02 March 2017
the risk assessment looked at the risks associated with the preparation, handling and/or consumption of foodstuffs in the UK
The results of the Food Standards Association (FSA) risk assessment on MRSA and LA-MRSA showing a low risk of transmission to UK consumers has been welcomed by the British Veterinary Association (BVA).
The FSA risk assessment looked at the risks associated with the preparation, handling and/or consumption of foodstuffs in the UK which may be contaminated with MRSA, in particular LA-MRSA. The assessment concluded that by following the FSA's advice to practise good food and kitchen hygiene and to cook meat thoroughly, including washing hands and kitchen equipment after touching raw meat, the risk to humans was very low.
John Fishwick, Junior Vice President of the British Veterinary Association, said:
“The outcome of this risk assessment is very positive news and we would encourage everyone to follow the FSA's advice around food hygiene when storing, preparing and handling meat. These results also demonstrate the importance of vets in every step of the process, from farm to fork, to prevent disease and ensure good animal health and welfare.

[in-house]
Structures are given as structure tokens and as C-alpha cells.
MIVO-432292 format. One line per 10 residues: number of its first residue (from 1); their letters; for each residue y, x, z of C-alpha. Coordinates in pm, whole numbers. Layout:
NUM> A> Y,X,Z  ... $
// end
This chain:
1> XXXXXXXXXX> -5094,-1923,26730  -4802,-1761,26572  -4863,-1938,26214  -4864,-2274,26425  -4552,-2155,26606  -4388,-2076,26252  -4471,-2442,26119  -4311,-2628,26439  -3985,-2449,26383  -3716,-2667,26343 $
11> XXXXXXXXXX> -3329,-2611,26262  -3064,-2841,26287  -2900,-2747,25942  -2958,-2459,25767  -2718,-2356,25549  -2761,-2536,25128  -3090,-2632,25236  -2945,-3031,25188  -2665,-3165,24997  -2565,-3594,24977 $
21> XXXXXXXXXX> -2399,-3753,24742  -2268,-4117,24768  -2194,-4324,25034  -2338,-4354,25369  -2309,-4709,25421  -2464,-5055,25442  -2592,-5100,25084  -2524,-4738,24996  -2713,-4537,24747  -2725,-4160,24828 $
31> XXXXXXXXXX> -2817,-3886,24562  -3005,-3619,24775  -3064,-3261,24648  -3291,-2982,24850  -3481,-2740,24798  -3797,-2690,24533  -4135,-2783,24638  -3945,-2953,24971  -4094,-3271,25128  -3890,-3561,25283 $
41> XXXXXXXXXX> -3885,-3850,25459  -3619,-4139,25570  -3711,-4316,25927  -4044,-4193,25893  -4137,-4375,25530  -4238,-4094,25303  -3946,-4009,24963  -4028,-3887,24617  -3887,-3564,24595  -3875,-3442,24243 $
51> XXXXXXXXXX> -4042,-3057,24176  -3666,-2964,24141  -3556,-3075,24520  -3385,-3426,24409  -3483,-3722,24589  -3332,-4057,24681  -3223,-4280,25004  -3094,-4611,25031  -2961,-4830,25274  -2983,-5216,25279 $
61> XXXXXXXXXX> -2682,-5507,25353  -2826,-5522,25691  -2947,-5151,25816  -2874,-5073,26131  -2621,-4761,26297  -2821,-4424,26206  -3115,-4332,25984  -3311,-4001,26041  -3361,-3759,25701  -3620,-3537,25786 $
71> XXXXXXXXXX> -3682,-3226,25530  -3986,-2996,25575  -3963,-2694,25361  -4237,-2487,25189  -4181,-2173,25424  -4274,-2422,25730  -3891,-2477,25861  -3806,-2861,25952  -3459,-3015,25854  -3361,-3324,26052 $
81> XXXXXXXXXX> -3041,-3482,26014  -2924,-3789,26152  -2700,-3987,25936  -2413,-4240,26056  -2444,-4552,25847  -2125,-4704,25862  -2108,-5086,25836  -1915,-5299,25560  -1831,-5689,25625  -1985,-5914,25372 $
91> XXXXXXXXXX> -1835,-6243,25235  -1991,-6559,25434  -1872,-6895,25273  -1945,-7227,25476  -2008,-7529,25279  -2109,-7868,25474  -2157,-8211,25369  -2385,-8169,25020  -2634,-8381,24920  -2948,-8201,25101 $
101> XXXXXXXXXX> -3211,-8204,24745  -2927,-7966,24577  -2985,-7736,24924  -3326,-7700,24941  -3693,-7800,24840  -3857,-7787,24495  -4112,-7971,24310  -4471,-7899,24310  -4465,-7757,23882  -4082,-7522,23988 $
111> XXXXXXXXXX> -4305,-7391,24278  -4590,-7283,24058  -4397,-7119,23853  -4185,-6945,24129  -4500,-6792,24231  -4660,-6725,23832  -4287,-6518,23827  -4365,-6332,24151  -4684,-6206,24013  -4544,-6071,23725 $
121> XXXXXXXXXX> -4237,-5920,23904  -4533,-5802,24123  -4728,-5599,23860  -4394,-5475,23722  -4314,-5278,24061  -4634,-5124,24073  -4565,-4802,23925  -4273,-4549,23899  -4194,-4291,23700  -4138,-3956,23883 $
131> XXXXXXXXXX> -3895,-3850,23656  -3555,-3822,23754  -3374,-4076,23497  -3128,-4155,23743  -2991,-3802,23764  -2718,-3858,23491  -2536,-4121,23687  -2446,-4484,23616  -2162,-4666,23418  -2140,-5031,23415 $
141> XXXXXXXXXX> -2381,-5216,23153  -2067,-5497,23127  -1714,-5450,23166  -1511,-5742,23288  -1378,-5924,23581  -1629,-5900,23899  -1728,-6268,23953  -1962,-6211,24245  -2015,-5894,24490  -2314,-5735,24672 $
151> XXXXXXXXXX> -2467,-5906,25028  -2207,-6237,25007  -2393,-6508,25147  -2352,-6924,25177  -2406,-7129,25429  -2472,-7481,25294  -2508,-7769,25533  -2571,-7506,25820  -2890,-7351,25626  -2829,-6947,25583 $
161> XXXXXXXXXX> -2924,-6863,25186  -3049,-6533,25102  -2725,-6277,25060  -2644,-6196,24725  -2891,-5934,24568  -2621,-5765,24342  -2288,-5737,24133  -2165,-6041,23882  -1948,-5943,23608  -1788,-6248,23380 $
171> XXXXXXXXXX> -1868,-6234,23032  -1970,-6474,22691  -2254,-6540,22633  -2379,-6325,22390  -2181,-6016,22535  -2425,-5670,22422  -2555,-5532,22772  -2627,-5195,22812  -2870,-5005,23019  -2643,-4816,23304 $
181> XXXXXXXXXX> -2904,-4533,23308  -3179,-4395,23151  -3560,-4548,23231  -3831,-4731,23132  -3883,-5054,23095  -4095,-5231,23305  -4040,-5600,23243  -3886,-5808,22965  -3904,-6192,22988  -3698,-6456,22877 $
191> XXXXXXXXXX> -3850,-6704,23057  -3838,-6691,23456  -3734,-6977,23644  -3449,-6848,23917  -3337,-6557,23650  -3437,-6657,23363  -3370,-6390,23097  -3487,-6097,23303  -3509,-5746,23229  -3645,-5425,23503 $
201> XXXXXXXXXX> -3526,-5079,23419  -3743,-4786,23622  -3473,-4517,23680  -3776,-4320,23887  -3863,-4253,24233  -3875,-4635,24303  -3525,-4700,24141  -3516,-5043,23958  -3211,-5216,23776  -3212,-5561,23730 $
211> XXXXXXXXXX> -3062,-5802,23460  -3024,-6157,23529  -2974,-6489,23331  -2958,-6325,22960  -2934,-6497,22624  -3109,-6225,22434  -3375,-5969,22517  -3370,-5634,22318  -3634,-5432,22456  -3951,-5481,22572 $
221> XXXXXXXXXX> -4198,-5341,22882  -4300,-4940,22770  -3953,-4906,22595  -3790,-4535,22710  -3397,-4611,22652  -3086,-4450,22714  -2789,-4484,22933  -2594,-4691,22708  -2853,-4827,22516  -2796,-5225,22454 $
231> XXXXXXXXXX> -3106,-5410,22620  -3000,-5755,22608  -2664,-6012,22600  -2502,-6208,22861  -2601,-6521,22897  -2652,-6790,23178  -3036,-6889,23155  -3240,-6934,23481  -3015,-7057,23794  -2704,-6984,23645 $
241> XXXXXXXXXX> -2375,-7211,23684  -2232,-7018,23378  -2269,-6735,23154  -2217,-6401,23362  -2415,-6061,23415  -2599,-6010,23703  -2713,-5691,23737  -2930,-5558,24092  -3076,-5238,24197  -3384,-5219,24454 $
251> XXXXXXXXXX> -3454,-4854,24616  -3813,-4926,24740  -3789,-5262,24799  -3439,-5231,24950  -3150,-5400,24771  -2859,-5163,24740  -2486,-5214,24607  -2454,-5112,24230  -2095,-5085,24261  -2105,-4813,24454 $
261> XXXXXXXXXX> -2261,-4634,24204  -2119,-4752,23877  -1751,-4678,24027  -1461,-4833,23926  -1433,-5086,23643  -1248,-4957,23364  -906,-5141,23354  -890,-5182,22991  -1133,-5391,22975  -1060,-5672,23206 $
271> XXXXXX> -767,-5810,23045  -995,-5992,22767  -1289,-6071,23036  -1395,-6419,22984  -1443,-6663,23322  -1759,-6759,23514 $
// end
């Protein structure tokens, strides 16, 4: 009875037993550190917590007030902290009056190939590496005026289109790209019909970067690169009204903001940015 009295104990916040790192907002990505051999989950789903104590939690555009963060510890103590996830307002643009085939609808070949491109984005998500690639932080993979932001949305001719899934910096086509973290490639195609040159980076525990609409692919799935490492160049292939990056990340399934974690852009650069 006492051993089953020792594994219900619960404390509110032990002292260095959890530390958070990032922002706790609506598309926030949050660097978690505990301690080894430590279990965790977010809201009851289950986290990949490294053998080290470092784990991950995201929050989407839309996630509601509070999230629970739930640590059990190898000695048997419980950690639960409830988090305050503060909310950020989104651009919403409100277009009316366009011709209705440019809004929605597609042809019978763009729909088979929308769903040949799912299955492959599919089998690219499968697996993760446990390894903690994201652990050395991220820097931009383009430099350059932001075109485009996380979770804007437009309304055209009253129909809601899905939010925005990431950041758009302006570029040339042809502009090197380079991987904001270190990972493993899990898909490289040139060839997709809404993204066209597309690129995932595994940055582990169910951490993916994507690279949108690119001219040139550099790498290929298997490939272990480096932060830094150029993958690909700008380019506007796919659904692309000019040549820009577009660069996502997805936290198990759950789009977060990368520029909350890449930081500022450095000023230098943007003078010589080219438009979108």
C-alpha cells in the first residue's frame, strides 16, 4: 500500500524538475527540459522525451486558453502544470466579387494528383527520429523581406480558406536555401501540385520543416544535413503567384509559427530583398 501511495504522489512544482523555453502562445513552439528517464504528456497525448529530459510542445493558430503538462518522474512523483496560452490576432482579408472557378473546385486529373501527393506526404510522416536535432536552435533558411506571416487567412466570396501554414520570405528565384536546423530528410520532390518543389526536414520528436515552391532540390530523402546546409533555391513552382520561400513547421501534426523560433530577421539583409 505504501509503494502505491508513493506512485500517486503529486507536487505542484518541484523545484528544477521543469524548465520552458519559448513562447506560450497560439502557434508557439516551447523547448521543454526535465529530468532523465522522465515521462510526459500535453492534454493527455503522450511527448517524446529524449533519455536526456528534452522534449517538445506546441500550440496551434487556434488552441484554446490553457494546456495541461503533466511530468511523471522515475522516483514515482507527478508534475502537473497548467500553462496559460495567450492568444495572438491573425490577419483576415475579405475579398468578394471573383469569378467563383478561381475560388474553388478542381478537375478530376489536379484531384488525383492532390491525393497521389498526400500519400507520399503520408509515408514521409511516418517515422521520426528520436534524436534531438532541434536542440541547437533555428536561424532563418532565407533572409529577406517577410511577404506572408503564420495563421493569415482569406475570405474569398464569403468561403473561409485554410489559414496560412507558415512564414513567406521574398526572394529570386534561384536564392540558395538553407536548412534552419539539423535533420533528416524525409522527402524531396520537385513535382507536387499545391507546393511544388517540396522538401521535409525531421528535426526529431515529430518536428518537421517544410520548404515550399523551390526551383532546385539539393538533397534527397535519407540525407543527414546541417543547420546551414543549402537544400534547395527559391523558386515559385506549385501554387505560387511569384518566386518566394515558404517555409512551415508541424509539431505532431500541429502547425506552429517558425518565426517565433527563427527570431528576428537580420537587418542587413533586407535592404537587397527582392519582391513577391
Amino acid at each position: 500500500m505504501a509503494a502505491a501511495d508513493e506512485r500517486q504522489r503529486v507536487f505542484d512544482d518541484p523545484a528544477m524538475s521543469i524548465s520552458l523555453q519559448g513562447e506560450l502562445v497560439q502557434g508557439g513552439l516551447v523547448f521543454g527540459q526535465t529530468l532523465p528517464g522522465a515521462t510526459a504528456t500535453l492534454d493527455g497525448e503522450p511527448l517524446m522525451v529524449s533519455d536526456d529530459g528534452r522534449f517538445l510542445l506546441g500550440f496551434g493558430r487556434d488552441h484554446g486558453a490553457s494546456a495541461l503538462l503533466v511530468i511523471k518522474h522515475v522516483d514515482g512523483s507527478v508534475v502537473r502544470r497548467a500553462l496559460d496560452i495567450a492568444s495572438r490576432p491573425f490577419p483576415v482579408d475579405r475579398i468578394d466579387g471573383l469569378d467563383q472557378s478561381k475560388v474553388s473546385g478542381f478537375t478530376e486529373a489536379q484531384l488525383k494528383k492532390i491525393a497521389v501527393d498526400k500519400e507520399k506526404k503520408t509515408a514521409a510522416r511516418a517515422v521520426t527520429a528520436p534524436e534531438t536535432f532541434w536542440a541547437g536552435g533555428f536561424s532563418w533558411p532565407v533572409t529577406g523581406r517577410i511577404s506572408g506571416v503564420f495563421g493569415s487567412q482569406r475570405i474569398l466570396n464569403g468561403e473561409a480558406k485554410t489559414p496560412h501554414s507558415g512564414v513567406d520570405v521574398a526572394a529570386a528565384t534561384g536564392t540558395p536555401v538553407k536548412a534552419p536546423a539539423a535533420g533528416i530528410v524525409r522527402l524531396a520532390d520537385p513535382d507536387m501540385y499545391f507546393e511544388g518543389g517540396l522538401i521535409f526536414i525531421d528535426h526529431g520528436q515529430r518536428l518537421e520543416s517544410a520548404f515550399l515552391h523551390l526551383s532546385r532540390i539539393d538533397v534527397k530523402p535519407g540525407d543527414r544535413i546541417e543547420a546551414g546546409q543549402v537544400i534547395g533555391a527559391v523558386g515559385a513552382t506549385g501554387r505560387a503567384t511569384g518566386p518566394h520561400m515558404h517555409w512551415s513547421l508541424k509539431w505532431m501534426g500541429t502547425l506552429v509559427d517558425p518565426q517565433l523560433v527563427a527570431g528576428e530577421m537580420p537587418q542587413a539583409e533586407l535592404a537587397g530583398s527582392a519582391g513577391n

“LA-MRSA is a resistant bacterium which has been identified in livestock in various countries throughout the world, although cases are rare in UK herds. However, it's vital we don't become complacent. It is highly important that vets continue to lead the way in encouraging the responsible use of antibiotics, to ensure valuable antimicrobials remain effective and that diseases and infections can be efficiently treated.
“BVA will continue to promote the responsible use of antimicrobials. These drugs are crucial for the maintenance of animal health and there are many innovative and important developments happening in the poultry, pig and other sectors to promote good practice for antibiotic use and explore alternative measures. We are also working closely with RUMA to further this message. It is only through using these drugs responsibly, alongside good biosecurity, that disease such as MRSA can remain uncommon in UK herds.